How to Set Up an External Monitor or More for Your Laptop

How to Set Up an External Monitor or More for Your Laptop

Advanced technology has helped increase people’s productivity, and people can use computers to handle multiple tasks at the same time. In the office, you may use a desktop or an all-in-one PC to work. The screens are larger than laptop’s screens, so it is more convenient to open multiple windows. Laptops are great for working from home, but as portable computers, they are always short on screen real estate. Working from home (WFH) has become the new default due to the effect of the pandemic, so you must have the right equipment to set up a conducive environment for productive work.

Connecting an external monitor to a computer can turn it into a genuine productivity powerhouse, but it’s not always clear how to connect a monitor to a laptop. Depending on your exact model, you have many different options.

 Connect one external monitor to your laptop

Step 1: Confirm your laptop’s tech specs and video output port. Using multiple monitors requires a laptop that can support one or more external monitors, such as Mac laptops and Windows laptops. Many laptops have various ports, some of which may be older connection types, such as DVI, VGA and mini DisplayPort; modern common ports are DisplayPort, HDMI, and USB C.

Step 2: Determine the video input port of the monitor. In most cases, you can find the HDMI or DisplayPort input on the back of most monitors. There may also be monitors with USB-C input. If the monitor is an older model, you may find a VGA or DVI port.

Step 3: Confirm whether the video output port of the laptop and the input port of the monitor are the same.

If so, a video cable can make it, for example:

 Mini DisplayPort cable
 VGA cable
 DisplayPort cable
 HDMI cable
 Thunderbolt cable
 USB4 cable
  And more.
If not, you may need an adapter cable or a single-port adapter to build the connection, like:
 Mini DisplayPort to HDMI
 USB C to DVI
 USB C to VGA
 USB C to HDMI
 USB C to DisplayPort or DisplayPort to USB C (either unidirectional or bidirectional)
 HDMI to DisplayPort or DisplayPort to HDMI (either unidirectional or bidirectional)

 USB 3.0 to VGA
 USB 3.0 to HDMI
 And more.

Step 4: Plug in the monitor to a power source and connect it to the laptop using the cable or adapter. Generally, the cable or adapter is plug-and-play. If the driver is needed, remember to download it before use. (Please pay attention to the product description.) After the monitor works successfully, select a proper resolution and refresh rate on the laptop and set mirror mode or extended mode,  making it best for your workflow.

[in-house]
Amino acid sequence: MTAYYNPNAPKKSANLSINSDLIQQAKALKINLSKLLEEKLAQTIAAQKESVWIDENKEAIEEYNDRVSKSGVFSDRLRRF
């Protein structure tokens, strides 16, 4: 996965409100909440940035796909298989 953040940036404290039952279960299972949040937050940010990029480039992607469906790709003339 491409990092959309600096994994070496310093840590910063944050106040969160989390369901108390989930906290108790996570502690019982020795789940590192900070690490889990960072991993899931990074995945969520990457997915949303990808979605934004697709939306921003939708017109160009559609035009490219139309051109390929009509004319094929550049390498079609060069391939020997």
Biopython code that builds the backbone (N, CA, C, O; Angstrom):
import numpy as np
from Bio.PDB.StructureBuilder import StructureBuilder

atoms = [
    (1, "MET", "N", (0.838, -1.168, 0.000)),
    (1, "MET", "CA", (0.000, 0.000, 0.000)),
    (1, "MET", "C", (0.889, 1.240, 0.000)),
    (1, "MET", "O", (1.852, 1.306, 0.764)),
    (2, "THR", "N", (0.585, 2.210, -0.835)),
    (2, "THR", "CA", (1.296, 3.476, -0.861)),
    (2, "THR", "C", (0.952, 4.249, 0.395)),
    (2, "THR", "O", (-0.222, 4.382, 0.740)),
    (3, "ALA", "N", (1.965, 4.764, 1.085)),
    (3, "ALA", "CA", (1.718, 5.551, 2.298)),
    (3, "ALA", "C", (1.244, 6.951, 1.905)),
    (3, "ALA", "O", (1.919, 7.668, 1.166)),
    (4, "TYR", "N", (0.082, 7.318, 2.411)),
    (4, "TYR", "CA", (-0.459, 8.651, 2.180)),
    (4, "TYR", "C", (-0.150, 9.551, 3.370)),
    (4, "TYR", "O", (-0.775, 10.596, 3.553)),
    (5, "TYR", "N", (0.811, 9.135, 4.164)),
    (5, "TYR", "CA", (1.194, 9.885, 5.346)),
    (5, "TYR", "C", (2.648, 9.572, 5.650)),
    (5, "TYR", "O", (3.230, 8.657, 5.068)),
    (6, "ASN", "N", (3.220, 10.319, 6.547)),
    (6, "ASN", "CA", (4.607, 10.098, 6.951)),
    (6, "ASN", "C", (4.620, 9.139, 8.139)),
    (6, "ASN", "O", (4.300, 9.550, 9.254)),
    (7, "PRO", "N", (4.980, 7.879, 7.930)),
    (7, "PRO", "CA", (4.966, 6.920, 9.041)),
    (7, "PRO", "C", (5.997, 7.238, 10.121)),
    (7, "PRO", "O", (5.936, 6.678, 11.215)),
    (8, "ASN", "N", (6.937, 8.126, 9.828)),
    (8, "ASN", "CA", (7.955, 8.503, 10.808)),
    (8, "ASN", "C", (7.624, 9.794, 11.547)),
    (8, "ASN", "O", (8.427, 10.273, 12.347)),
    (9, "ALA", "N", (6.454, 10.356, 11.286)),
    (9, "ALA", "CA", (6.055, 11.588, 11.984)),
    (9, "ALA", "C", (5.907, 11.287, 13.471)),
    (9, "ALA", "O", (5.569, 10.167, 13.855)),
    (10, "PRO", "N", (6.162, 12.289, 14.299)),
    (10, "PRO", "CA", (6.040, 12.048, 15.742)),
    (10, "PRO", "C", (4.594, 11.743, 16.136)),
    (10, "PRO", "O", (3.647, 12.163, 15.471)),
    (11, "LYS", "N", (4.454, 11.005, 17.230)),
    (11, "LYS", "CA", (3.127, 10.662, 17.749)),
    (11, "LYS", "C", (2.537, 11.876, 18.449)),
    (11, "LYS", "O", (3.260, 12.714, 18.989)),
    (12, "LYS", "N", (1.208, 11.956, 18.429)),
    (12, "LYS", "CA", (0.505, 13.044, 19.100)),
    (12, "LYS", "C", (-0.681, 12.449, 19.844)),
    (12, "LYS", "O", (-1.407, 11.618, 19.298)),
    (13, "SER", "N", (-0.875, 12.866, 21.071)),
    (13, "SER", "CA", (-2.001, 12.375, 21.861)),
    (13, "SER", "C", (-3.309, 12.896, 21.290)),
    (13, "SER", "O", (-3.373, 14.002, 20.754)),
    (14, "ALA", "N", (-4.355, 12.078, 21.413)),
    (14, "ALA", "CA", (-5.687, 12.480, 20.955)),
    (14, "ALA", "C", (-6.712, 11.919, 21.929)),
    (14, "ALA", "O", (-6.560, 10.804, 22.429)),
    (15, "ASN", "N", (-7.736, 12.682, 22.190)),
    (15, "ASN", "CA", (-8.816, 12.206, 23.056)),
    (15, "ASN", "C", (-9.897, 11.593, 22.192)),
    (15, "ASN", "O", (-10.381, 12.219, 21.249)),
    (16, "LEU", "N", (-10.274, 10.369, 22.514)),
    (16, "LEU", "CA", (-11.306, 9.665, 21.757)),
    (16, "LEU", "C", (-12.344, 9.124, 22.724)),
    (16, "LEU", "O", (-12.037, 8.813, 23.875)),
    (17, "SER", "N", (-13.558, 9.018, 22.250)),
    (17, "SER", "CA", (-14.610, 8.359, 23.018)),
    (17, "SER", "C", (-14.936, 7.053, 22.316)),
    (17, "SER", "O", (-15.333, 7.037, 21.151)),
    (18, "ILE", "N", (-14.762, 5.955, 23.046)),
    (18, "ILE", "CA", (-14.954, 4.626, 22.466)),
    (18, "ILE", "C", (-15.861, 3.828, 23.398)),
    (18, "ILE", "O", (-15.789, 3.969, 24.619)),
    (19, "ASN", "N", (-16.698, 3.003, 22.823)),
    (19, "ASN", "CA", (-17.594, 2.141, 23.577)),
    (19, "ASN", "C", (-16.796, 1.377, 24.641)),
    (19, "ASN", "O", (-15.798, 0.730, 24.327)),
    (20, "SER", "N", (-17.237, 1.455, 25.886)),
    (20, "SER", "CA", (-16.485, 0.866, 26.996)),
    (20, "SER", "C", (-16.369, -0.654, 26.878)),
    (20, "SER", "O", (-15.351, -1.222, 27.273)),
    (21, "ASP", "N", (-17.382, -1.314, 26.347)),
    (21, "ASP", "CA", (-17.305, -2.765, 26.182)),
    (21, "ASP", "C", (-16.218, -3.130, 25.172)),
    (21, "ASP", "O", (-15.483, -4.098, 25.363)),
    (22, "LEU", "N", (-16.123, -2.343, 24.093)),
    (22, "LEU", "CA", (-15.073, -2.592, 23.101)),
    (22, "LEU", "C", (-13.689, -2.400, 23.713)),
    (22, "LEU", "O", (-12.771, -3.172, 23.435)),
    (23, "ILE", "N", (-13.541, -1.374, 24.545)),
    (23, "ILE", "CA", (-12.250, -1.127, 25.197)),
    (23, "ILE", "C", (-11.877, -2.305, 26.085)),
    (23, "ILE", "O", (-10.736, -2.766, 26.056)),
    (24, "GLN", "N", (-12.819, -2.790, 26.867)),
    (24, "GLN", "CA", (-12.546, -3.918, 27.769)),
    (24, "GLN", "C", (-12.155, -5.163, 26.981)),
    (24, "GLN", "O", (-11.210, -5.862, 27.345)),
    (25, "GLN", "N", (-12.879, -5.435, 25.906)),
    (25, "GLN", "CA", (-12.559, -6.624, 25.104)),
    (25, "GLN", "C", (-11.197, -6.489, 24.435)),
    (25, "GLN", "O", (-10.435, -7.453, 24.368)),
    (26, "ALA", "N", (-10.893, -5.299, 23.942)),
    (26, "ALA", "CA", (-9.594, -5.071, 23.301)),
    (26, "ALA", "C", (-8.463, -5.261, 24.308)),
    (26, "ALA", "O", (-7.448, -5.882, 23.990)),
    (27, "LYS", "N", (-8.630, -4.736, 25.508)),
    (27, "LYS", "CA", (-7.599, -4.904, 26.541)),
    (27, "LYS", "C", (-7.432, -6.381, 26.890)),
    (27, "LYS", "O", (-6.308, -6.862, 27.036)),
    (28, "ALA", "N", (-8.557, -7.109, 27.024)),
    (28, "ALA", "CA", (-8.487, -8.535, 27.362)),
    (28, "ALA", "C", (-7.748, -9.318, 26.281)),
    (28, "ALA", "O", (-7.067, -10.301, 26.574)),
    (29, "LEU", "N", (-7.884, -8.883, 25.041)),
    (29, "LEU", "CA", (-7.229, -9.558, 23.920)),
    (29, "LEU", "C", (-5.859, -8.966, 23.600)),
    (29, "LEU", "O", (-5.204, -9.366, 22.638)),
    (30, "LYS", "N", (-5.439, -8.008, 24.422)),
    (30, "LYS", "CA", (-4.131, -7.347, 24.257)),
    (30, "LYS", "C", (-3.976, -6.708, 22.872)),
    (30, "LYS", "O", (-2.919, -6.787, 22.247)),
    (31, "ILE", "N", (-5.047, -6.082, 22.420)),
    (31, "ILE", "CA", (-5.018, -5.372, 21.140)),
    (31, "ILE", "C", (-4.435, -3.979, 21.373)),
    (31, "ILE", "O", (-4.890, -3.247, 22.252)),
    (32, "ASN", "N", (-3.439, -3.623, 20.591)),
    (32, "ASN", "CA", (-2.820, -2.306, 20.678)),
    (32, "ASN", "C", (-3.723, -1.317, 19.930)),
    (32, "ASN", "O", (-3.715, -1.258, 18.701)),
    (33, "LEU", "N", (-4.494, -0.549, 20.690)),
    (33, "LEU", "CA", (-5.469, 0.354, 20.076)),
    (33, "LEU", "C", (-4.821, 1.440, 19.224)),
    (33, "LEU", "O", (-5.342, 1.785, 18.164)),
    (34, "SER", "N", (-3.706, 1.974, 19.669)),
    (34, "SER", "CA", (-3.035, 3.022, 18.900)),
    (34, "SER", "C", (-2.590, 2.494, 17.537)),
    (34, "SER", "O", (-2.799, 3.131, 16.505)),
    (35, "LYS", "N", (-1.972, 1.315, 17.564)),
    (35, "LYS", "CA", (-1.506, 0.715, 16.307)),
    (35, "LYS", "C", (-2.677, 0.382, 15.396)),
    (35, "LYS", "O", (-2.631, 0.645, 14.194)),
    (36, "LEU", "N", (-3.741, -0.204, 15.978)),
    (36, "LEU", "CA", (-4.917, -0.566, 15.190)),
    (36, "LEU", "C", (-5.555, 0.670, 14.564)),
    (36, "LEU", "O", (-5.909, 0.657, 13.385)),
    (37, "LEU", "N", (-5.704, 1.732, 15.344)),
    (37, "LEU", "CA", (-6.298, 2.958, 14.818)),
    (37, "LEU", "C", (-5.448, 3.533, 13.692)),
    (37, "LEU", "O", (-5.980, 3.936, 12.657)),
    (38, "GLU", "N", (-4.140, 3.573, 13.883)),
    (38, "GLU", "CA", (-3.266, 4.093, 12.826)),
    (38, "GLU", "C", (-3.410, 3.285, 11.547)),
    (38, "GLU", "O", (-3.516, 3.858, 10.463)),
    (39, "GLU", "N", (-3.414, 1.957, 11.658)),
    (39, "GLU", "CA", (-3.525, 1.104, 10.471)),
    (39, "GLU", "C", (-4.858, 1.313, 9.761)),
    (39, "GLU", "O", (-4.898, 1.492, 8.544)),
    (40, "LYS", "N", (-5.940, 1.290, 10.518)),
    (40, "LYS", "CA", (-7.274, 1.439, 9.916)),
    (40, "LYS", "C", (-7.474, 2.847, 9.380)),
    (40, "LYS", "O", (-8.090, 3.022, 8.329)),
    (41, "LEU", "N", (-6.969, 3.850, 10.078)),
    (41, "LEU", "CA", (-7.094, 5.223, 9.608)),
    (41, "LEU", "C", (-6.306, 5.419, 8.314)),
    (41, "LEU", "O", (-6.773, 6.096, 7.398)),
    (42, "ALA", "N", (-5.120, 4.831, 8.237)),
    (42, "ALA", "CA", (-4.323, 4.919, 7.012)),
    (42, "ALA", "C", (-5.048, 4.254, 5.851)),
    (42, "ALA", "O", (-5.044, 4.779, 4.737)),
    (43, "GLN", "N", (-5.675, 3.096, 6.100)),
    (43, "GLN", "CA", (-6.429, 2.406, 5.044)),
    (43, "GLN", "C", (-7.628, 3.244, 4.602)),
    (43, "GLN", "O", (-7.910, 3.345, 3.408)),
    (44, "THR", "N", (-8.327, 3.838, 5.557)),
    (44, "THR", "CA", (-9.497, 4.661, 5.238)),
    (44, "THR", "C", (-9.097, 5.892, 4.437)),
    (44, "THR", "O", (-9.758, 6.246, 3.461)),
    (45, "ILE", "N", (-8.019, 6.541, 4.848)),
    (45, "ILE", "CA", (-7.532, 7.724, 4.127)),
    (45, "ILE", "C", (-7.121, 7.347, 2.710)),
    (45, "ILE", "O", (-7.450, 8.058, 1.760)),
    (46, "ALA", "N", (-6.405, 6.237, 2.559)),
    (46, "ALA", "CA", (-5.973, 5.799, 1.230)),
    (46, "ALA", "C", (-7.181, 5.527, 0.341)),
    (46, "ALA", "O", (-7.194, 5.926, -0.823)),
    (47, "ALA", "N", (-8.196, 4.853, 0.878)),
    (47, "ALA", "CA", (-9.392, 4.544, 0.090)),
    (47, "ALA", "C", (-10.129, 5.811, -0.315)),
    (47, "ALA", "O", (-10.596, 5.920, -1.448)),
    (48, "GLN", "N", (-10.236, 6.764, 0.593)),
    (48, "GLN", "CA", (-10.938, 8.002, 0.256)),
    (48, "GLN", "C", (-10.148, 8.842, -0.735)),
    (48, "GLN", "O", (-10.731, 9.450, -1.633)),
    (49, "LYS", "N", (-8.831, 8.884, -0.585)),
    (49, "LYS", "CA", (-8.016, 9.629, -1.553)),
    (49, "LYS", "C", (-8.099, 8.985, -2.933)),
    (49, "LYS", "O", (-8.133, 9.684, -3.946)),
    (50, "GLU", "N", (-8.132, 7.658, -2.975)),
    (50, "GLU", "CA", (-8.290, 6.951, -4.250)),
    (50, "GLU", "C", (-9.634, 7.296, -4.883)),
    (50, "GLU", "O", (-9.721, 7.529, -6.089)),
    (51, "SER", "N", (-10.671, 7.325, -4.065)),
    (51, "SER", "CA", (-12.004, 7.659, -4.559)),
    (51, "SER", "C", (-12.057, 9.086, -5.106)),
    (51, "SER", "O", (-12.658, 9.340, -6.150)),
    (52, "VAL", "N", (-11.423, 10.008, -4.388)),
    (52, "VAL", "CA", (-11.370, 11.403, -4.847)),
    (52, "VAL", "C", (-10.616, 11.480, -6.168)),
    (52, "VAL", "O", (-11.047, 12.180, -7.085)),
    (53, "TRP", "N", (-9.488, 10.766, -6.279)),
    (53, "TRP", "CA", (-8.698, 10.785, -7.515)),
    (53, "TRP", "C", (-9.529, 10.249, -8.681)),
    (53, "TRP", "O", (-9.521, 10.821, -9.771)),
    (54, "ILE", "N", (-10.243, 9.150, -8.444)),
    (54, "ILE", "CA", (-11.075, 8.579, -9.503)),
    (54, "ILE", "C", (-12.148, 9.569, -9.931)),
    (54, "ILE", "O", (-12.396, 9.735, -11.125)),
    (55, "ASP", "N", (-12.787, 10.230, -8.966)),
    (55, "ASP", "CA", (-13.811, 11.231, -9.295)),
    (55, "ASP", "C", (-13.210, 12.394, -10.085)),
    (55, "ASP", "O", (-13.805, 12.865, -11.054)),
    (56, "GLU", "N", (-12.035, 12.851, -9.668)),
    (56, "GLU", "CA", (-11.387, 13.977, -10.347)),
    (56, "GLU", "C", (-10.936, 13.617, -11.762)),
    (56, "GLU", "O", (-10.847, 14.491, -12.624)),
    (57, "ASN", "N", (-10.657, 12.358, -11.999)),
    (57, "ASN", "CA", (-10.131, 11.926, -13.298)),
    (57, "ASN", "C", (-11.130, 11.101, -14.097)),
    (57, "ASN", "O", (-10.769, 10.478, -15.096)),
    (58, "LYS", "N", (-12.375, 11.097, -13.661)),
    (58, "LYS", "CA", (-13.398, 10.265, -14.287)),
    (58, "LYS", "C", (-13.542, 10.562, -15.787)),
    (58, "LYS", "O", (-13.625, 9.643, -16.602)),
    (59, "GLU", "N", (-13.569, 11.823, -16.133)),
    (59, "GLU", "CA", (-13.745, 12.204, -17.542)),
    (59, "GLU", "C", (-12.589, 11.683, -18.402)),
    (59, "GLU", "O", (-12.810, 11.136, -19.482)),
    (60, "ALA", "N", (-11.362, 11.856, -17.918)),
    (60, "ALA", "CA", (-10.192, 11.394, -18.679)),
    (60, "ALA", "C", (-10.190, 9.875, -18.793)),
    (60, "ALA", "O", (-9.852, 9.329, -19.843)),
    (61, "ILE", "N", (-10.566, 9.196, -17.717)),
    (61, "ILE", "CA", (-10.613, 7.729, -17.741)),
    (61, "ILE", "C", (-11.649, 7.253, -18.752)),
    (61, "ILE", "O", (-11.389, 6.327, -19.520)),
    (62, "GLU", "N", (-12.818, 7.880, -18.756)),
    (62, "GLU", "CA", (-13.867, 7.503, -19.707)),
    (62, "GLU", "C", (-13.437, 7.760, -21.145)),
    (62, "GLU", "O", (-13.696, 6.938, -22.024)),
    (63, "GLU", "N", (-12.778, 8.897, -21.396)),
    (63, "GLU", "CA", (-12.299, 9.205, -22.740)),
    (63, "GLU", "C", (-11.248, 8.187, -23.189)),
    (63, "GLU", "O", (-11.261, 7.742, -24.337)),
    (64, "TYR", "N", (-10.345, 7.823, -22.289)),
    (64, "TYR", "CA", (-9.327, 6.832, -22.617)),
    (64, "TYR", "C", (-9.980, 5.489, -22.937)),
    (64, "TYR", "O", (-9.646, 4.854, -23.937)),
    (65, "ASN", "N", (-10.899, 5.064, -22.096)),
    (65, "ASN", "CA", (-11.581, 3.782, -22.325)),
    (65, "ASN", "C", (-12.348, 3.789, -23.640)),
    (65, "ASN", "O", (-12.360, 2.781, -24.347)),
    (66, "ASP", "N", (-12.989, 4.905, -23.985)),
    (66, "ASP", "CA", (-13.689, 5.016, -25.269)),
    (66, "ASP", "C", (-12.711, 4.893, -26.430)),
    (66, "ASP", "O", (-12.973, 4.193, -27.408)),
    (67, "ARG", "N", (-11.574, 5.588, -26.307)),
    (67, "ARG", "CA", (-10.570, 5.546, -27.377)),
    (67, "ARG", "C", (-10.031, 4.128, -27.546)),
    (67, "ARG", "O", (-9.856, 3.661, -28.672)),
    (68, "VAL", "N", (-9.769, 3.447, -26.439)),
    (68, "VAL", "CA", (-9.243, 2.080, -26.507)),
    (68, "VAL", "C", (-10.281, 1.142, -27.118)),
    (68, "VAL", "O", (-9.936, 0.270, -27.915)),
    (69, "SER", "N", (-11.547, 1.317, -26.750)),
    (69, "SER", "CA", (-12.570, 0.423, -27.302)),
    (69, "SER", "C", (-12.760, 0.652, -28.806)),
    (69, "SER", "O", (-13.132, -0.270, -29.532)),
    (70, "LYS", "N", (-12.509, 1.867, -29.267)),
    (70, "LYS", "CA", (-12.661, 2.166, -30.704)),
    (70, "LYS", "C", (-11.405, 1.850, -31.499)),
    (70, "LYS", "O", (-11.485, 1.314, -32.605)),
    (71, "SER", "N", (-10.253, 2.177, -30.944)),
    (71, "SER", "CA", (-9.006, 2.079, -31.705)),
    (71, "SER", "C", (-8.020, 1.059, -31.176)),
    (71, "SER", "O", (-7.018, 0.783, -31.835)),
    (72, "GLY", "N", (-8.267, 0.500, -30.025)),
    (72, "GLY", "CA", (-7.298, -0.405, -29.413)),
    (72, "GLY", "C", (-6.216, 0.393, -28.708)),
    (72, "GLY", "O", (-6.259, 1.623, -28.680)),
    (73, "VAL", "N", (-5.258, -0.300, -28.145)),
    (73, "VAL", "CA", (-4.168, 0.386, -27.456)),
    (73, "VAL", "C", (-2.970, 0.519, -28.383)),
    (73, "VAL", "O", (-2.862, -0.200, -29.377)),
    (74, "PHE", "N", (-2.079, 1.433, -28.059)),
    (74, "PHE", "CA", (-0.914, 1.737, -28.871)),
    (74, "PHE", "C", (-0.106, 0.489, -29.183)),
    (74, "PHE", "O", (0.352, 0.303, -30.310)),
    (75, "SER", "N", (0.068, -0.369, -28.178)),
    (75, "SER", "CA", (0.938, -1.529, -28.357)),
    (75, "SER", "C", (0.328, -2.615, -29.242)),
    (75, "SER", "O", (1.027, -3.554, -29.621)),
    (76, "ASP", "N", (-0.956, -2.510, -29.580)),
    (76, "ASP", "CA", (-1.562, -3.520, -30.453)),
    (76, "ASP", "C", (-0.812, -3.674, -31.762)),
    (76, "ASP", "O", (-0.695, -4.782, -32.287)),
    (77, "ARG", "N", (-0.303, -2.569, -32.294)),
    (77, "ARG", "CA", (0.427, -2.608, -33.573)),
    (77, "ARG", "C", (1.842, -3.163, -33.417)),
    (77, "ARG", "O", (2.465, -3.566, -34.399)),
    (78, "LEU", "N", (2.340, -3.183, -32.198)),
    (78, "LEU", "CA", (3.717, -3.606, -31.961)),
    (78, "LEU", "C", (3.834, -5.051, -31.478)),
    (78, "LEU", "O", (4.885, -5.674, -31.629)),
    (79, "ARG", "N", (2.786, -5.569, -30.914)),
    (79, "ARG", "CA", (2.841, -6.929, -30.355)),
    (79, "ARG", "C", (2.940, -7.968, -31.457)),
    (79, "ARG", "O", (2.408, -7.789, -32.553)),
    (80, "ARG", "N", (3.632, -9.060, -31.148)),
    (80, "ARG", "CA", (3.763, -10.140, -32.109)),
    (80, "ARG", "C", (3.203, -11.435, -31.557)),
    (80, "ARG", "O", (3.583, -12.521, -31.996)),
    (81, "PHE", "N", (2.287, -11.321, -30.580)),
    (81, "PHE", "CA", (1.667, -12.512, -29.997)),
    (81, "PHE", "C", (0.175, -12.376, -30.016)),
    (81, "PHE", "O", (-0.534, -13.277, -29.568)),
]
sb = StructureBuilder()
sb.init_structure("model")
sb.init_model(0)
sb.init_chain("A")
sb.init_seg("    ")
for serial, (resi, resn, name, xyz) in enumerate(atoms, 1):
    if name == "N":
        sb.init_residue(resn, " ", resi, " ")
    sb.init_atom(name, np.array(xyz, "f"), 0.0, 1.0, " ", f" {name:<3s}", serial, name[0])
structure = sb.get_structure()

Connect more external monitors to your laptop

If the user wishes to connect more displays than available laptop ports, a hub or docking station is a way to achieve this. A single external monitor is relatively simple but adding more increases the difficulty. Another consideration is the capabilities of the laptop's GPU. Not all can handle multiple displays without decreasing the resolution.

If your laptop has full-featured USB C / Thunderbolt 3 / USB4 ports besides the common video output ports (VGA / HDMI / mini DP), then you can expand more displays through these USB C ports. Choose a suitable hub or docking according to the video input port of the monitor you want to connect, such as:

USB C to HDMI and VGA
USB C to HDMI, VGA and DisplayPort
USB C to dual HDMI
Thunderbolt 3 to dual HDMI
Mini DisplayPort to HDMI and VGA
And more.

By the way, if the connection is DisplayPort or Thunderbolt 3, daisy-chaining multiple displays together is possible. This means one monitor connects to the laptop and the other monitors can be connected to each other to form a chain.

In short, after the laptop is connected to external monitors, we can multitask more efficiently, such as writing complex codes when chatting with friends, editing the video thumbnail while waiting for the video to be exported, opening Excel, Word and PowerPoint simultaneously, or write the thesis while searching for data. And you don't have to toggle or distract between tasks, which gives you more clarity.


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